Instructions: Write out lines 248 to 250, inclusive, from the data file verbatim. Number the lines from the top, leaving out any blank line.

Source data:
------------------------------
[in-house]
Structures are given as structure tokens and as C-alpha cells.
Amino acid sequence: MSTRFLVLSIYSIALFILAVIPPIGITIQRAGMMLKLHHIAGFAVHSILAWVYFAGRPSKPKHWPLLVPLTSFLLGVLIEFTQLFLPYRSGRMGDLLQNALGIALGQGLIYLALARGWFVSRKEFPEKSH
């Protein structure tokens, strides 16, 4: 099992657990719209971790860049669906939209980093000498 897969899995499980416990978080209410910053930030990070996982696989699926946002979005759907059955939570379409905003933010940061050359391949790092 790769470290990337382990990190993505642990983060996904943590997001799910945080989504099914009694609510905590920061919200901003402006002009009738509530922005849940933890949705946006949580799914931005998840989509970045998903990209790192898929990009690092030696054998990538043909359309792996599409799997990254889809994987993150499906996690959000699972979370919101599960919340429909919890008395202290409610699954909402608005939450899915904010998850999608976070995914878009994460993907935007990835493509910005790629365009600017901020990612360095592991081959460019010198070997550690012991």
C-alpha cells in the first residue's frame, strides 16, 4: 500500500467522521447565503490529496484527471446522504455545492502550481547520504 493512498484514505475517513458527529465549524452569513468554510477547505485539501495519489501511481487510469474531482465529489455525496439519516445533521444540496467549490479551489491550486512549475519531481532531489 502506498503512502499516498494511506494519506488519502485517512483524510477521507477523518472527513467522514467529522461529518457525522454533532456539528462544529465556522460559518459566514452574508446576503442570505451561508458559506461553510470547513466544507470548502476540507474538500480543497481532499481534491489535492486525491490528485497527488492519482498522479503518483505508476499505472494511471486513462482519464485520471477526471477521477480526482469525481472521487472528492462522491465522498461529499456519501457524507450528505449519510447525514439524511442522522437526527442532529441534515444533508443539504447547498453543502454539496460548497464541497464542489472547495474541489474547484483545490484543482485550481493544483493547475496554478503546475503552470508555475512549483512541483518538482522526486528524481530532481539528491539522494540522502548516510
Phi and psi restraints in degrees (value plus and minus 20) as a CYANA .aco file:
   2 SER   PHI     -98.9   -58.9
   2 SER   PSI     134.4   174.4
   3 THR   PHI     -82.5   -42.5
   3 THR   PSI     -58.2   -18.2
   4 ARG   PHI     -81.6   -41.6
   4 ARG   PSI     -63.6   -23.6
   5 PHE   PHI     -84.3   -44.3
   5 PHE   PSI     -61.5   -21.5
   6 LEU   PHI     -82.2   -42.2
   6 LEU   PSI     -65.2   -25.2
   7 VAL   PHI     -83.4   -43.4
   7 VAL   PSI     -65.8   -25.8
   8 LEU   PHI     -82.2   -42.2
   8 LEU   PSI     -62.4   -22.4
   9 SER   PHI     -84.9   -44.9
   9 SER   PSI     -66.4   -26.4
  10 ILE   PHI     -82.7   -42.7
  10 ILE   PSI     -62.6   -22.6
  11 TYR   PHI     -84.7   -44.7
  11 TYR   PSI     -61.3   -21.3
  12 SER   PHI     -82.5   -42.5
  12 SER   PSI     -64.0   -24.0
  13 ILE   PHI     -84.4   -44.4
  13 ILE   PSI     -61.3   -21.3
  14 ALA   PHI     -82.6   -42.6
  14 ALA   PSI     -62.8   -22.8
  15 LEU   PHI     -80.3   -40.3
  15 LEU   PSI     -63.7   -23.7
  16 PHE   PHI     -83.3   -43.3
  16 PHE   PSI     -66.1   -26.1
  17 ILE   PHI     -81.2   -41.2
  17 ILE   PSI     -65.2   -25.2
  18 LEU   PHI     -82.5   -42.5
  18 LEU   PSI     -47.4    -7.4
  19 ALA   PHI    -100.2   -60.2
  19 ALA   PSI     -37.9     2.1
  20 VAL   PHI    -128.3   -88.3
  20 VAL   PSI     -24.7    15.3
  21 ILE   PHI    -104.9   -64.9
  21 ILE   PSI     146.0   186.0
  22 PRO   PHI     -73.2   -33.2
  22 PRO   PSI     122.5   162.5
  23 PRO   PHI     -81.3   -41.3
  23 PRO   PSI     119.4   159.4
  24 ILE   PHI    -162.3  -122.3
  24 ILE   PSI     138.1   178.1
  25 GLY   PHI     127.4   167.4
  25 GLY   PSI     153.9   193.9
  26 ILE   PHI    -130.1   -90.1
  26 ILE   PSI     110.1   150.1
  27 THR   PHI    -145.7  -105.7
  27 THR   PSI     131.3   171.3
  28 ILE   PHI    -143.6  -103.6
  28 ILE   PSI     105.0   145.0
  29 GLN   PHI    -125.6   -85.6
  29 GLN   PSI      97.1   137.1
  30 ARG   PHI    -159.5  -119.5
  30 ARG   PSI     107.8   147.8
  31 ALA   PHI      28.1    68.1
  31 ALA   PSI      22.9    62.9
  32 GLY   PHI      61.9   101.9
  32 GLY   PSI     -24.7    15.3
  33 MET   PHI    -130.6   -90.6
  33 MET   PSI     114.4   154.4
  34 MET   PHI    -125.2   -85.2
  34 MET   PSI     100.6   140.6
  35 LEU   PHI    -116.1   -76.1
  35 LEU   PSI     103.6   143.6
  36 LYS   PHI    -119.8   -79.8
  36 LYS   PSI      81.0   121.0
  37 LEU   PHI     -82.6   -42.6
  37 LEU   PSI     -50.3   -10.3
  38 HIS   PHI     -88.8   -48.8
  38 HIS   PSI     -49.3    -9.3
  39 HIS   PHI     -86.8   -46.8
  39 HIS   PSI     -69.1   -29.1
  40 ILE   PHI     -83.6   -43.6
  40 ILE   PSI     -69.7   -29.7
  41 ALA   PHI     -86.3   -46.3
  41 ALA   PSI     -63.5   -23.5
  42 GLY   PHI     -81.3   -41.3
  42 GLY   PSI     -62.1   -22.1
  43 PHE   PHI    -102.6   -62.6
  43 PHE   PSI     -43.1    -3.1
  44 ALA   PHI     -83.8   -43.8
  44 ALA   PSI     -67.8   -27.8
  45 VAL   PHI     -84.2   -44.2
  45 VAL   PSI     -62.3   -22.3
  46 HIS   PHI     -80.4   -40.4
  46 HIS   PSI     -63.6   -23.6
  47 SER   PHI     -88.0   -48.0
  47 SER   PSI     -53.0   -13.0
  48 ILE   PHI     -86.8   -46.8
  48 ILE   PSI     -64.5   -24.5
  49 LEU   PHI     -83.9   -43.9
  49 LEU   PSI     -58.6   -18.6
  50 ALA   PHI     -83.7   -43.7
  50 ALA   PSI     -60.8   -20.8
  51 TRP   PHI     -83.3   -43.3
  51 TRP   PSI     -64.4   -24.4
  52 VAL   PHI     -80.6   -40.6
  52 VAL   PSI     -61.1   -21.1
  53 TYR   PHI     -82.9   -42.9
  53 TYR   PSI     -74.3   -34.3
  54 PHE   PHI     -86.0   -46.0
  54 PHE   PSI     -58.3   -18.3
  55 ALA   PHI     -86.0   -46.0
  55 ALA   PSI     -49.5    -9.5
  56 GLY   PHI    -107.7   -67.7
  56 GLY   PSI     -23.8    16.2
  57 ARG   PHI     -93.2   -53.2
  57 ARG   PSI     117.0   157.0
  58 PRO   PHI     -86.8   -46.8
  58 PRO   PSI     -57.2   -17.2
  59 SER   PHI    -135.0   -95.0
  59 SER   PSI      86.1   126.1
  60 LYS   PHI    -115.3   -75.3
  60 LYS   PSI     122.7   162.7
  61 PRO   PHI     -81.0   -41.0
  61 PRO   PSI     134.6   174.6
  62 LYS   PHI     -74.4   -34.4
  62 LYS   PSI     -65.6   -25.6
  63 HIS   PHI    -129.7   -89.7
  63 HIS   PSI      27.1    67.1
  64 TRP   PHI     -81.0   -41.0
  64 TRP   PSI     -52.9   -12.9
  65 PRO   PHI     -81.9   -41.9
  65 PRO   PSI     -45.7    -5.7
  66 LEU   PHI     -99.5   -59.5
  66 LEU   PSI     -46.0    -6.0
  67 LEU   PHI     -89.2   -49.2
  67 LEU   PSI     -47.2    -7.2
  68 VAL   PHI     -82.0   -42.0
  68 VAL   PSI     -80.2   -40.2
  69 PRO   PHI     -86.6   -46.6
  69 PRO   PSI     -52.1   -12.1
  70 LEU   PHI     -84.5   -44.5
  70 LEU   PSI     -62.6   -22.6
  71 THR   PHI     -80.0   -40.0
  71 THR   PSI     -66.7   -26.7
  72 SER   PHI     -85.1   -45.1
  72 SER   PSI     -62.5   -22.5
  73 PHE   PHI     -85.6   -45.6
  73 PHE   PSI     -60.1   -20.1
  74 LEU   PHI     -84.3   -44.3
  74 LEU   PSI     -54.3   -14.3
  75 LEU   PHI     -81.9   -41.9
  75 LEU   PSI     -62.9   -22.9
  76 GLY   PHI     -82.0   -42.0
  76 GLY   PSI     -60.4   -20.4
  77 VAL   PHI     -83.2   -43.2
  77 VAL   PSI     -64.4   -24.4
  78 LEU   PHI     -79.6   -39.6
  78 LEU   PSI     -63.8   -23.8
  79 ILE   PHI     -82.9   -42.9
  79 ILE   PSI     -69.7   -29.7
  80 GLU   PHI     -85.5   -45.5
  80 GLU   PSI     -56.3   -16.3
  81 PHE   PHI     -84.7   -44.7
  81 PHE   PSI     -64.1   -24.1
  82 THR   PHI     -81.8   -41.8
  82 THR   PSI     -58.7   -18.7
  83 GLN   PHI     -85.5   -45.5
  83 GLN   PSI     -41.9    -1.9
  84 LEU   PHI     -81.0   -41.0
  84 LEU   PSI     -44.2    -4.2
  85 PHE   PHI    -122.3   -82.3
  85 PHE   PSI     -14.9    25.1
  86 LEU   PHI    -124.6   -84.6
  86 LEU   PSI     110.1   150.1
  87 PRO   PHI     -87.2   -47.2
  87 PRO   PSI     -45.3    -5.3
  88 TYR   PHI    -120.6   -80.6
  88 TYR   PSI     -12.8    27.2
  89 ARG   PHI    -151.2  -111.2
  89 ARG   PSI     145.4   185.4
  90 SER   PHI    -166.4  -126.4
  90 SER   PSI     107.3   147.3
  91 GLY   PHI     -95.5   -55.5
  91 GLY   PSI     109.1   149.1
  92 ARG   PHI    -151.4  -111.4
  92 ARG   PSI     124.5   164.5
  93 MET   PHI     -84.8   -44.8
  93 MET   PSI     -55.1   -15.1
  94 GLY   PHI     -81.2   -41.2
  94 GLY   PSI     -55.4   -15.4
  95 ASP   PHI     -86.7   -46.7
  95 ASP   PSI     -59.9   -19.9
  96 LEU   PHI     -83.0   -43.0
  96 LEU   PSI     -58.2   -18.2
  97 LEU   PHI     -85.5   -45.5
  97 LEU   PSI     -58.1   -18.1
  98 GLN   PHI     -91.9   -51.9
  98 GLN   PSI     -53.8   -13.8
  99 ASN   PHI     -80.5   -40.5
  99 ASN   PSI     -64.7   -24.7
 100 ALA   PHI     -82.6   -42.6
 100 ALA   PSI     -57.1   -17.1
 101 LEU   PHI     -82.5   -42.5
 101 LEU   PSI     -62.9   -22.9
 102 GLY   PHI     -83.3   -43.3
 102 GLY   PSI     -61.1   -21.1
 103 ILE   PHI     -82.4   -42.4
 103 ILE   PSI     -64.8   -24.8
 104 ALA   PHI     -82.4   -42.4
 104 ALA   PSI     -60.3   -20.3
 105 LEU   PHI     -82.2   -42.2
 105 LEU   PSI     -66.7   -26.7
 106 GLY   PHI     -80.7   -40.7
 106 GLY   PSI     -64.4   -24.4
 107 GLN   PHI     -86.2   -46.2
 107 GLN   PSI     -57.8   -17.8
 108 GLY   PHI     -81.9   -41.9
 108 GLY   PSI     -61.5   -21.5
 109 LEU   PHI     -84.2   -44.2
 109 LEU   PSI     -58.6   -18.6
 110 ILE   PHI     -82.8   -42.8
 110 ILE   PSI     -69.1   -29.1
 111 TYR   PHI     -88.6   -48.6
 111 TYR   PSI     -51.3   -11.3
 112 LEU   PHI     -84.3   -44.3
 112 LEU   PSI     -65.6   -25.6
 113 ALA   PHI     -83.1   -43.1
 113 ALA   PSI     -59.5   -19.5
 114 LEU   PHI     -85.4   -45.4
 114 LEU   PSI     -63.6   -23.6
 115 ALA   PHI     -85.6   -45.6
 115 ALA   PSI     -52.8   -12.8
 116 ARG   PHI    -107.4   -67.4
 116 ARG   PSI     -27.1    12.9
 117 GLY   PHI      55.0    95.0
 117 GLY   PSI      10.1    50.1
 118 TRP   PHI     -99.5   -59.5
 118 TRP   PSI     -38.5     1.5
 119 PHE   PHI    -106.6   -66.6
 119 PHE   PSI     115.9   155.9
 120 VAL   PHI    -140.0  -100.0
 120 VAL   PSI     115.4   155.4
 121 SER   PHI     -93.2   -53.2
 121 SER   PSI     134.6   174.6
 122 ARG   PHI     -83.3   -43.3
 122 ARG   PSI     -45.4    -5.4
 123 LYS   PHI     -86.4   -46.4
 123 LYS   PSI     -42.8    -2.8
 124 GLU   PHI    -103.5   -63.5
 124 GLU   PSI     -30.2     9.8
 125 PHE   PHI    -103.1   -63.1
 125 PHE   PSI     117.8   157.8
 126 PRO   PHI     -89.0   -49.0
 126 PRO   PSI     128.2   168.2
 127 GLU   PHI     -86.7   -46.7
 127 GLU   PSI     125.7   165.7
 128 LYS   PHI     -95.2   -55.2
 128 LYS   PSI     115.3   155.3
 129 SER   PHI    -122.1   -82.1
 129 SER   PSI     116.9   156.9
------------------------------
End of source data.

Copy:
 122 ARG   PSI     -45.4    -5.4
 123 LYS   PHI     -86.4   -46.4
 123 LYS   PSI     -42.8    -2.8